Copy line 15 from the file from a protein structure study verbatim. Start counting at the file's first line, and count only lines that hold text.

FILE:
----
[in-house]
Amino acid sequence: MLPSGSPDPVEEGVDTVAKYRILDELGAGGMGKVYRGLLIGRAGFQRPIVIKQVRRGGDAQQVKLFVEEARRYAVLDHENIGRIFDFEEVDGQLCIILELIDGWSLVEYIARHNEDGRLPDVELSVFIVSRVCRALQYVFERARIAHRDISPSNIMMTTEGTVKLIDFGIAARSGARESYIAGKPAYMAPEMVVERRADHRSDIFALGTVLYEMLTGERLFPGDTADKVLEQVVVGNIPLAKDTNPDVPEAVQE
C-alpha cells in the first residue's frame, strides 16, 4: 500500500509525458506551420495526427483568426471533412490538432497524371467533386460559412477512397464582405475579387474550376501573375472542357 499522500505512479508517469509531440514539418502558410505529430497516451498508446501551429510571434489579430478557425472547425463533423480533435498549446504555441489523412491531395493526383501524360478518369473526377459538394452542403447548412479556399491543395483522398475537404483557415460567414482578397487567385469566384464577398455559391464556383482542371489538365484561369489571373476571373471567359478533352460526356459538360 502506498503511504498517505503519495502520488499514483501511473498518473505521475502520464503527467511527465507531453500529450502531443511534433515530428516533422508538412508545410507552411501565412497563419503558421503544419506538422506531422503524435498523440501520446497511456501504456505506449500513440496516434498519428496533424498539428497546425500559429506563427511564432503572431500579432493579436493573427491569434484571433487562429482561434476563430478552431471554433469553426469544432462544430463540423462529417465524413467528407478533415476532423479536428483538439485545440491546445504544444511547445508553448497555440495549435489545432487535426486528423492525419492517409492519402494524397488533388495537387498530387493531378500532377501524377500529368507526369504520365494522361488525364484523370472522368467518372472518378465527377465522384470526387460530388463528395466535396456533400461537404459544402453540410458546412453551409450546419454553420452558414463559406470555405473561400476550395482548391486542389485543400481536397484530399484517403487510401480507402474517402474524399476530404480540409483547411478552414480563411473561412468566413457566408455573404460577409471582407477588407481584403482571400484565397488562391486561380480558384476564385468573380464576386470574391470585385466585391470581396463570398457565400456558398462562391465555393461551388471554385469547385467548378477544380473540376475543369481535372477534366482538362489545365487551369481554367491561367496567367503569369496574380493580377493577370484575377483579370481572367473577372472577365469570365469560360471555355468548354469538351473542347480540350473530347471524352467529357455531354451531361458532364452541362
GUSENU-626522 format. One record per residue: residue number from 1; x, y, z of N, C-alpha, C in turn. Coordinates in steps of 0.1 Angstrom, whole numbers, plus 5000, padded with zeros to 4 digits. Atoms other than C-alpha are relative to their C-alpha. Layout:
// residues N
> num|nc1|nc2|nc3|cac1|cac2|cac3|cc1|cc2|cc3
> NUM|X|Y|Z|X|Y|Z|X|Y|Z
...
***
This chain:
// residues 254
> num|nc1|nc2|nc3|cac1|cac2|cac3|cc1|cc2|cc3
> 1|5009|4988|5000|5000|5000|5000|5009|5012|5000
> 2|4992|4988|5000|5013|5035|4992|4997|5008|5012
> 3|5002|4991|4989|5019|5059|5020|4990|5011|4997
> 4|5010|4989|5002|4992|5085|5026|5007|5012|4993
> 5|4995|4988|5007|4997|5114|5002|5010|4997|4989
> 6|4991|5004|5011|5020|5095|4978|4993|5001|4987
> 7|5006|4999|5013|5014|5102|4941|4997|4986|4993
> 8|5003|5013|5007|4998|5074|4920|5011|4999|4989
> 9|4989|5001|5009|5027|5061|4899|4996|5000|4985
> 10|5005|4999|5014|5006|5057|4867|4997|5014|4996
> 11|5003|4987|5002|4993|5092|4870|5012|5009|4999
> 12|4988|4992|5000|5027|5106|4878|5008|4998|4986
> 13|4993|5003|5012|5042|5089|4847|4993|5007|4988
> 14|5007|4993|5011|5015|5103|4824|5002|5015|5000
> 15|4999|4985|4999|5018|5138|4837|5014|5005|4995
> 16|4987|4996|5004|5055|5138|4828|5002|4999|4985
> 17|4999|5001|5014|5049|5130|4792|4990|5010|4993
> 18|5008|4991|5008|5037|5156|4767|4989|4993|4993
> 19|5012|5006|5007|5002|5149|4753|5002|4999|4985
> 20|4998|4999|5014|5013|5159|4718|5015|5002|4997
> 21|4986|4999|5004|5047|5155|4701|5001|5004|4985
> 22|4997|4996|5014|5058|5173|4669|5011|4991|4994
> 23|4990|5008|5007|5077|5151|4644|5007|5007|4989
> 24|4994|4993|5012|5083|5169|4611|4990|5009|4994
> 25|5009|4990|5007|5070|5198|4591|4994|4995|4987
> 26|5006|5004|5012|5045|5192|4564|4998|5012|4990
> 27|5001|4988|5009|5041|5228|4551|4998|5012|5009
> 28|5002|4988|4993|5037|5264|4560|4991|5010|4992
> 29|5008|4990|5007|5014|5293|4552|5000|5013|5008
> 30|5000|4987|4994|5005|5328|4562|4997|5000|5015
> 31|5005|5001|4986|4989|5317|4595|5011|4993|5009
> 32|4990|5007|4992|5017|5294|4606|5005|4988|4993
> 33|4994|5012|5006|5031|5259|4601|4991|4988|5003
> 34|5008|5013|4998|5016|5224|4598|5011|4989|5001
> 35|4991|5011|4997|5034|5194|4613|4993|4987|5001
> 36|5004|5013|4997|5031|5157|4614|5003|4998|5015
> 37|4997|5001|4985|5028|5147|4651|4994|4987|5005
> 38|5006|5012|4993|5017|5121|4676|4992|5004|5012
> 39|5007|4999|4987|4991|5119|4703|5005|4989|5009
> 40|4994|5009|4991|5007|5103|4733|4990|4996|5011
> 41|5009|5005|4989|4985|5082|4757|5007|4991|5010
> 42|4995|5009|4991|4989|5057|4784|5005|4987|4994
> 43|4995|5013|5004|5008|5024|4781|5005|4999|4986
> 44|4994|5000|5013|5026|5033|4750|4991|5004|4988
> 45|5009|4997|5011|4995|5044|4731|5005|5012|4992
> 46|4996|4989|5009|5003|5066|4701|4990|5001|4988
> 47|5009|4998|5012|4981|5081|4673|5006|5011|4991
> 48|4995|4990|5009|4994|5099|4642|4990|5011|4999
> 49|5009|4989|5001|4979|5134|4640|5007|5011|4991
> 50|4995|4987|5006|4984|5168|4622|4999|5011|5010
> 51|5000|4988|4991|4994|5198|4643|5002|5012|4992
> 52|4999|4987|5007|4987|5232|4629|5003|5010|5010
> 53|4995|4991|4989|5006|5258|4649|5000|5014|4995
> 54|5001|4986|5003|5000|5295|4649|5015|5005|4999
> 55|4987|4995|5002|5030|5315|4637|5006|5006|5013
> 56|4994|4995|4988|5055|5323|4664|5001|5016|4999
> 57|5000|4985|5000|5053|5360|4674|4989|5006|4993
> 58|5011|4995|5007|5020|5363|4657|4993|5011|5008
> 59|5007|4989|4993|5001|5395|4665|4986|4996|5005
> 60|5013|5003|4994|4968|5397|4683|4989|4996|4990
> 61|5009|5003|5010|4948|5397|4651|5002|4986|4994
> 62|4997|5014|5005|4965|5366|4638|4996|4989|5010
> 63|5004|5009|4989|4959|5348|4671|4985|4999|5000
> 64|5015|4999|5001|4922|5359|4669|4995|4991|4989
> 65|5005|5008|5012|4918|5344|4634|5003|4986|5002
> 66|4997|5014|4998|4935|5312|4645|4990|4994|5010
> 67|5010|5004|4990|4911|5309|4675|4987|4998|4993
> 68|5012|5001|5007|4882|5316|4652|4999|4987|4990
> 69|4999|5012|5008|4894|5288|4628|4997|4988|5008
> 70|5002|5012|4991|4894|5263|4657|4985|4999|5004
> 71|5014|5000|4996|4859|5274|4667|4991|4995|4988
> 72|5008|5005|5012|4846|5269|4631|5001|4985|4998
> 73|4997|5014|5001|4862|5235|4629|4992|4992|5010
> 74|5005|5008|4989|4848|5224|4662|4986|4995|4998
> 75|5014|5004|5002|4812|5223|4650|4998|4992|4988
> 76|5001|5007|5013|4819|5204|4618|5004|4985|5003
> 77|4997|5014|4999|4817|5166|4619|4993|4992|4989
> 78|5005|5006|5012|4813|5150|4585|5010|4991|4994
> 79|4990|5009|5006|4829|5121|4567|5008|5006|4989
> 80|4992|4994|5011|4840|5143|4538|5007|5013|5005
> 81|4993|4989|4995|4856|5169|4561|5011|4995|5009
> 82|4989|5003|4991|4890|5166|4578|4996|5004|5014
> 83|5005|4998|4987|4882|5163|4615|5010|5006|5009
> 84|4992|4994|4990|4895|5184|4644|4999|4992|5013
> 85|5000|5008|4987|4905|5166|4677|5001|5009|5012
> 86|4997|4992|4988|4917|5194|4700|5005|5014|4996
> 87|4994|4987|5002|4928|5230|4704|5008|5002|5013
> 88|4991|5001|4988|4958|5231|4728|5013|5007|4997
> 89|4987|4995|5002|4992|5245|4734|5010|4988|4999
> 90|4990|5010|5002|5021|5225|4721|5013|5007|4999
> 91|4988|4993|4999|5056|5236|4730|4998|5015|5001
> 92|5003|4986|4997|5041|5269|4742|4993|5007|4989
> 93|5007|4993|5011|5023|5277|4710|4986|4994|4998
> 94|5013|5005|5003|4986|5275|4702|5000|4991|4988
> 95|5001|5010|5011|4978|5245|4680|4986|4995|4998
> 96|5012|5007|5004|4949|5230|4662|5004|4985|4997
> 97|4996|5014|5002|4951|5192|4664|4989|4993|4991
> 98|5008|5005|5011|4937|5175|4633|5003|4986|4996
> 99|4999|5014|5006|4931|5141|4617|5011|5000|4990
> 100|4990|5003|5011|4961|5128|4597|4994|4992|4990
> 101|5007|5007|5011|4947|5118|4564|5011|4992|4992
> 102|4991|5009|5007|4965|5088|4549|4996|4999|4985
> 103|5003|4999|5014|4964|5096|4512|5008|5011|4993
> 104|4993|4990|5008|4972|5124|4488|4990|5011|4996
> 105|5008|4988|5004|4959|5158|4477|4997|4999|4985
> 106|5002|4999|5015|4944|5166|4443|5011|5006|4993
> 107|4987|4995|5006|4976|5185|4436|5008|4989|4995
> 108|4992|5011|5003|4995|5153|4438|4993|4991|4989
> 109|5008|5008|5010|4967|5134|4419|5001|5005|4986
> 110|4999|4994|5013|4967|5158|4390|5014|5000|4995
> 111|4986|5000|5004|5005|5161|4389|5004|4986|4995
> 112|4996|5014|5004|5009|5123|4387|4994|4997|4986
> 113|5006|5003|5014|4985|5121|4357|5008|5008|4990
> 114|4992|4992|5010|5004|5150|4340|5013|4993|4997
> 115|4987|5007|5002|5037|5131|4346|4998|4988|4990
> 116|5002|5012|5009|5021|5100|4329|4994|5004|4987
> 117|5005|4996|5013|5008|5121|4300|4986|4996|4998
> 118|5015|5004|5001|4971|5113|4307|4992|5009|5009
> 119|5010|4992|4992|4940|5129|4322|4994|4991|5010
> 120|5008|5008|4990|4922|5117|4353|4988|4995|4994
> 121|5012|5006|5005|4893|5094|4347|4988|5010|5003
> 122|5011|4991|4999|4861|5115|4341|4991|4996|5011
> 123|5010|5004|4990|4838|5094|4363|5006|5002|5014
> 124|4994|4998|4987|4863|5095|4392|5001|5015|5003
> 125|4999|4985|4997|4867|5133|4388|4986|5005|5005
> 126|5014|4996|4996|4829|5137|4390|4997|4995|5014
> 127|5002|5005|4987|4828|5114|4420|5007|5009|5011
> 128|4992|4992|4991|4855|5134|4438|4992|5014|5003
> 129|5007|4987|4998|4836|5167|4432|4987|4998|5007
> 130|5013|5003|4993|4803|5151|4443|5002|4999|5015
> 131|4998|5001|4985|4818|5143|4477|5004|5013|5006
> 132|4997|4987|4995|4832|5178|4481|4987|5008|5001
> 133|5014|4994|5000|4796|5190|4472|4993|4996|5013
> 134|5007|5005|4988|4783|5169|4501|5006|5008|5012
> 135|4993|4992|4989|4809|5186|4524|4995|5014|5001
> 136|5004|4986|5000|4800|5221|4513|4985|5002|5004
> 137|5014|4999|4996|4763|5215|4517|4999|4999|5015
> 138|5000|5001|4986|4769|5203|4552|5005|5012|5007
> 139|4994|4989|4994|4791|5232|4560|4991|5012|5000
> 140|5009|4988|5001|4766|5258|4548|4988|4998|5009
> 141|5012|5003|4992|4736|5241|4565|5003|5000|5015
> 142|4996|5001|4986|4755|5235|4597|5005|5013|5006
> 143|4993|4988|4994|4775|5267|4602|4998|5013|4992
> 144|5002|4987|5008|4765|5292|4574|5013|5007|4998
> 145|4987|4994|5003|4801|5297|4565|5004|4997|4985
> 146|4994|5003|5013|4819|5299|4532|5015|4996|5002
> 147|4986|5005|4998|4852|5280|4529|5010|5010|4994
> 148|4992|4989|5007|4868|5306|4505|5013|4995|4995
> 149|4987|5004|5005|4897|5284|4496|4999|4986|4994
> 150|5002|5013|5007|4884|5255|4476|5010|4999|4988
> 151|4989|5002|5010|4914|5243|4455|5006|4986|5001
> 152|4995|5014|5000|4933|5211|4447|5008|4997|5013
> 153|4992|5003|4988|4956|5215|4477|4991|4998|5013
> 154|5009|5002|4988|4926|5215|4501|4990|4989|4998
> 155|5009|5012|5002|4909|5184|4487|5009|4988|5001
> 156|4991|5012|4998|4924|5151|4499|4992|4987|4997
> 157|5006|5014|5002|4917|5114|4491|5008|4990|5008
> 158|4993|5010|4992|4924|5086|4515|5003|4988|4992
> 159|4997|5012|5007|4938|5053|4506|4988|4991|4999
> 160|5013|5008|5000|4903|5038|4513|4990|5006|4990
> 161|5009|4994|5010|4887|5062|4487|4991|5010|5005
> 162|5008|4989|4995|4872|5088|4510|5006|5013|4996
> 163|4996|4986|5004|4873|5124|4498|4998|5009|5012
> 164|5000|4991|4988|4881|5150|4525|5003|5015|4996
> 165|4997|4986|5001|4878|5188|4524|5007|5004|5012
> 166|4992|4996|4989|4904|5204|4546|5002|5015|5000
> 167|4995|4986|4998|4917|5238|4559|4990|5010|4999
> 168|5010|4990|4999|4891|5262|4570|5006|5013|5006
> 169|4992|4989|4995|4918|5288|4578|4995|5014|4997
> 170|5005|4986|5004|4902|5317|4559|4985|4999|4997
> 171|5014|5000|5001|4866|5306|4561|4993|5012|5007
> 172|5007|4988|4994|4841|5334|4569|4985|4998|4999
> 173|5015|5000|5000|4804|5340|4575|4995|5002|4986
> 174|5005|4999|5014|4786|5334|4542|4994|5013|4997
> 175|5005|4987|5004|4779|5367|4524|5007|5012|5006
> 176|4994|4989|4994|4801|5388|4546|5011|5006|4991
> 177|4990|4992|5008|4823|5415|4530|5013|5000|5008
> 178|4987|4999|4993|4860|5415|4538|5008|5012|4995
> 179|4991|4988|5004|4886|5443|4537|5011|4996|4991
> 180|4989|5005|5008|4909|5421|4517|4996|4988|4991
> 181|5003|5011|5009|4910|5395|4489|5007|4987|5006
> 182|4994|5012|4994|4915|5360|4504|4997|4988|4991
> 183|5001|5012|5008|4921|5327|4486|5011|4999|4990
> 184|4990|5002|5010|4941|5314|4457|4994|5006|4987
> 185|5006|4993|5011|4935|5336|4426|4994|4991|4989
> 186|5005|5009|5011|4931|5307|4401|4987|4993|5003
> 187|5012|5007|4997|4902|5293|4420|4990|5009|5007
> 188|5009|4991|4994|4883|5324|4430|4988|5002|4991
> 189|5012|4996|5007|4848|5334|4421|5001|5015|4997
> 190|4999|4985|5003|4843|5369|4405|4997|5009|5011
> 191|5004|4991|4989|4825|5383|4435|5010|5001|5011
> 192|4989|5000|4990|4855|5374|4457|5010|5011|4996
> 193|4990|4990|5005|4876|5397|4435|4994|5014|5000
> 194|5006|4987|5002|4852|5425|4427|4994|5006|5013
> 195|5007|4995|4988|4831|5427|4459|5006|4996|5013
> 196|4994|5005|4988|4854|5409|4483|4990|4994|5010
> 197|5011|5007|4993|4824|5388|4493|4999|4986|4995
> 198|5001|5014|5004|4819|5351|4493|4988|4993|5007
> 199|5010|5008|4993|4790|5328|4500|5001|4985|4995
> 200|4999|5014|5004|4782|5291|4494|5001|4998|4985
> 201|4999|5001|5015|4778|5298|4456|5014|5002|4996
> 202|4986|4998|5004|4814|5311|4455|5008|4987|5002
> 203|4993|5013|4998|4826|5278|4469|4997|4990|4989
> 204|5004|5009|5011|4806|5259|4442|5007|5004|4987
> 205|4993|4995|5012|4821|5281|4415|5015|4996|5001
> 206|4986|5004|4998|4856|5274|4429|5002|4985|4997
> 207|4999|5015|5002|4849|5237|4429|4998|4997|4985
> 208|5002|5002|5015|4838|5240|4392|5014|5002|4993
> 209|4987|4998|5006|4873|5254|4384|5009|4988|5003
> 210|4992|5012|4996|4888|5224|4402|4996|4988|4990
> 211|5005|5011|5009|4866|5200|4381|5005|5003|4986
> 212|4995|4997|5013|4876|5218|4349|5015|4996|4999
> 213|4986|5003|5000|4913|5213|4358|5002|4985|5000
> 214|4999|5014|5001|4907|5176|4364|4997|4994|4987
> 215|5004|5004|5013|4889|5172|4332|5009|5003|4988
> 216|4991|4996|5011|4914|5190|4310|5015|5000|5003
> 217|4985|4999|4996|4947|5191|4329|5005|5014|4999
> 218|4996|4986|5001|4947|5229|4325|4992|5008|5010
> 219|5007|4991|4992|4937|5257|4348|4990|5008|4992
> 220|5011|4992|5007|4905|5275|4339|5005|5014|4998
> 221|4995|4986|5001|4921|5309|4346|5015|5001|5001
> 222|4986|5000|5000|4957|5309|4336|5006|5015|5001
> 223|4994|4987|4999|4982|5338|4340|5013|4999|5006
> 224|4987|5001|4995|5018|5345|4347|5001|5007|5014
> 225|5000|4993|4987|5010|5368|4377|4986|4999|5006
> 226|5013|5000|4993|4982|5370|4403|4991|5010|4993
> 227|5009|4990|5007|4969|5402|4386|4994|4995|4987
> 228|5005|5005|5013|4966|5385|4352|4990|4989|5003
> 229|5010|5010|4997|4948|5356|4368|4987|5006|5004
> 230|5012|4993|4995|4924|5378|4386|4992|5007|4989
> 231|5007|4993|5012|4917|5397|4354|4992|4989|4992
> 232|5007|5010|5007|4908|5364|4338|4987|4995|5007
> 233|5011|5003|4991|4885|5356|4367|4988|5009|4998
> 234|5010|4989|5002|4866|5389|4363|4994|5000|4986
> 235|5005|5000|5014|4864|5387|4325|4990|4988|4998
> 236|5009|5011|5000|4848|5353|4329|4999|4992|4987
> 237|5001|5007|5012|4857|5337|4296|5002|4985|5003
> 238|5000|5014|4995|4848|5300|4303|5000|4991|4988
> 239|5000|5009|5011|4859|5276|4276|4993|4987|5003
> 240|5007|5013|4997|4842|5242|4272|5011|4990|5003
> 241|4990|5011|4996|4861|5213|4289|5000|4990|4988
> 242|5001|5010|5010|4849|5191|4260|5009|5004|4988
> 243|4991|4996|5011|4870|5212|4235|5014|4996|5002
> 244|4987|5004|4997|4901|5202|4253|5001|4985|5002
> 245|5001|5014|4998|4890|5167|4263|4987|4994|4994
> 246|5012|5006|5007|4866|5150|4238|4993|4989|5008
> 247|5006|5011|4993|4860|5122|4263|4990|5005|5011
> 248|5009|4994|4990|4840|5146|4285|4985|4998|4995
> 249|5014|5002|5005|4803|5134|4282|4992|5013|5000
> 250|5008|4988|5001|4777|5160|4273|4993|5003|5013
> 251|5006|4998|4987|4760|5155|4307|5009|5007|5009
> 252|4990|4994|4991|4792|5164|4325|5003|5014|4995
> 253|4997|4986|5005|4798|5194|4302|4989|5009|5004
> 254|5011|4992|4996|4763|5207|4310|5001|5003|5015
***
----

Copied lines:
> 3|5002|4991|4989|5019|5059|5020|4990|5011|4997